Recognize & Respond to a Leak
Pipeline leaks can be dangerous. Damage to pipelines, most often caused by excavation, occurs too frequently to low pressure distribution lines, but is rare along gathering and transmission lines. A damaged pipeline may release flammable products into the soil or the air that can be harmful to people and the environment. It is important that you know how to quickly respond to a potential pipeline emergency.
Use your sense of smell, sight and sound to identify a potential pipeline leak. Signs of a leak may include:
- SMELL: Strong petroleum scent or other pungent odor, a smell similar to rotten eggs, or sulfur, if odorant is added
- SIGHT: Dead or dying vegetation near the pipeline, pools of liquid or fire on the ground near the pipeline, dirt or debris blowing into the air, fire or a dense white cloud or fog
- SOUND: Hissing, gurgling or roaring sound
if you suspect a leak Inside Your Home or business
If your home or business uses gas appliances, these appliances are connected to a pipeline that delivers natural gas. Natural gas is odorless, so local gas companies add an odorant, called Mercaptan, to help detect a leak. If you smell something similar to sulfur or rotten eggs, it may indicate a gas leak.
If you suspect a gas leak inside your home or business:
- Leave the building immediately.
- As you leave, do not use electronic devices, including light switches or garage door openers. Never use a cellular or land line phone in the vicinity of a potential leak. Even the tiniest spark can ignite the gas.
- From a safe location, call 911 and your local gas company.
If you have gas appliances or other fuel-burning appliances in your home, consider creating an emergency contact list that includes the emergency number for your local gas company. For more information about how to create an emergency contact list or emergency plan for your home or business, visit www.ready.gov.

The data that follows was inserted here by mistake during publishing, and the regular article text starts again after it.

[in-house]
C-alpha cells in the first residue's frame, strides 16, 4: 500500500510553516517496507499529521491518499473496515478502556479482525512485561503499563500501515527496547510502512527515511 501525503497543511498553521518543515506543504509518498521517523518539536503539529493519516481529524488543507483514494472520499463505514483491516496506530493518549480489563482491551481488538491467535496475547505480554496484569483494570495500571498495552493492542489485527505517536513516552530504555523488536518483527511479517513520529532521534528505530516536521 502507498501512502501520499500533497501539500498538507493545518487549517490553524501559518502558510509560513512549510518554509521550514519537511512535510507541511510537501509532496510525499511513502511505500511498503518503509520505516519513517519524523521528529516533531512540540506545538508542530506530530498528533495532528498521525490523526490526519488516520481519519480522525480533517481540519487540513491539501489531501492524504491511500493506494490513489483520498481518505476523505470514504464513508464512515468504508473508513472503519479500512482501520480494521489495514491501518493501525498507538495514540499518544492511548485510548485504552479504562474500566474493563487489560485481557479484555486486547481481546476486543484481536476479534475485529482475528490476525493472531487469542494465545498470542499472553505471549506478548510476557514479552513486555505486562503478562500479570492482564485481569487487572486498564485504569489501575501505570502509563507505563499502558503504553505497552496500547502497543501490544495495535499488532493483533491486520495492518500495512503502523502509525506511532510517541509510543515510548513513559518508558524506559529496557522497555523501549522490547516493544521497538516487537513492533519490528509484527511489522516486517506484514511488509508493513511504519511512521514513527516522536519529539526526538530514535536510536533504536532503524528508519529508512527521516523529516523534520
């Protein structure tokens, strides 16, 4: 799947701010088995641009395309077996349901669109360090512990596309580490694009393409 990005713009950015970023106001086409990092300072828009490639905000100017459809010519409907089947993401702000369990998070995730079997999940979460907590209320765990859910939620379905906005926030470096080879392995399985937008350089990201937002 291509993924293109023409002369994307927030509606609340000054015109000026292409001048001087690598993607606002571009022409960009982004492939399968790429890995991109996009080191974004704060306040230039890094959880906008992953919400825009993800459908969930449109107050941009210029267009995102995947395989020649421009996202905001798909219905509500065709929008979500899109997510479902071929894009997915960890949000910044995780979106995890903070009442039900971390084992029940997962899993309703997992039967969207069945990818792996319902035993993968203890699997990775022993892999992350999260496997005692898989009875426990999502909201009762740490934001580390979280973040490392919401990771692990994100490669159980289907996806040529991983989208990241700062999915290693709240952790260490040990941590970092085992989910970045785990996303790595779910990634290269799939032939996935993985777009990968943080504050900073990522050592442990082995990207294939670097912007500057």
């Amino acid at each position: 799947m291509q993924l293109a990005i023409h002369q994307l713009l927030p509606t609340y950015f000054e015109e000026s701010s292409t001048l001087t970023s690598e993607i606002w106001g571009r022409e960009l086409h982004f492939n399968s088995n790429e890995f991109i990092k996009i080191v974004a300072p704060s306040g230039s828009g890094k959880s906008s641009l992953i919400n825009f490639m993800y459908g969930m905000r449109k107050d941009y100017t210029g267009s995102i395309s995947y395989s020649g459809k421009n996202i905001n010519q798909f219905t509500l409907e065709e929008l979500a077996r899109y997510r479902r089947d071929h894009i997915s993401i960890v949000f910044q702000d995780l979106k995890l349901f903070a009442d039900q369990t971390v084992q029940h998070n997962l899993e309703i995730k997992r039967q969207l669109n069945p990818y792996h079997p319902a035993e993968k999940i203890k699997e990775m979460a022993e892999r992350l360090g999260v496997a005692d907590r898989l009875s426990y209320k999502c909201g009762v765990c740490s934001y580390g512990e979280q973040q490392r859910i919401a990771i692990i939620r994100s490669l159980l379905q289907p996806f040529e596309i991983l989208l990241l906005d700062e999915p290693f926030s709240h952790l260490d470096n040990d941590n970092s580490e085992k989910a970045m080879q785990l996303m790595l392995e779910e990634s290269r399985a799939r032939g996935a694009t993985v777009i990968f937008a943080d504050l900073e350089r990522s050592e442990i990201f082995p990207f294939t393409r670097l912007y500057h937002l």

Also consider installing a carbon monoxide detector to monitor and prevent carbon monoxide poisoning. Visit the Centers for Disease Control and Prevention to learn more about what you can do to prevent carbon monoxide poisoning.
if you suspect a leak near a pipeline right-of-way, meter or aboveground facility
If you suspect a problem with a pipeline or aboveground facility, including gas meters, outside your home or business, leave the area immediately in an upwind direction. From a safe location, call 911 and the pipeline operator. Do not operate vehicles, mechanical equipment, cell phones, electronic devices or any item that could create a spark near a suspected leak. Do not light a match or cigarette. Avoid contact with liquids or gases coming from the pipeline.
Energy products transported in pipelines can be odorless. It is important to use your sense of sight and sound as well as smell to identify a potential leak. Signs of a potential leak may include:
- Dead or dying vegetation near the pipeline
- Pools of liquid or fire on the ground near the pipeline
- Dirt or debris blowing into the air
- A dense white cloud or fog near the pipeline
- Hissing, gurgling or roaring sounds
- Strong petroleum scent or other pungent odor
- A smell similar to rotten eggs or sulfur, if odorant is added
If you live or work near a pipeline, make sure that the pipeline operator’s name and emergency number are included in your emergency contact list. Make note of permanent pipeline markers located along the general route of the pipeline. Pipeline markers include the operator’s name, emergency number and a description of the product transported.
For more information about how to create an emergency contact list or emergency plan for your home or business, visit www.ready.gov.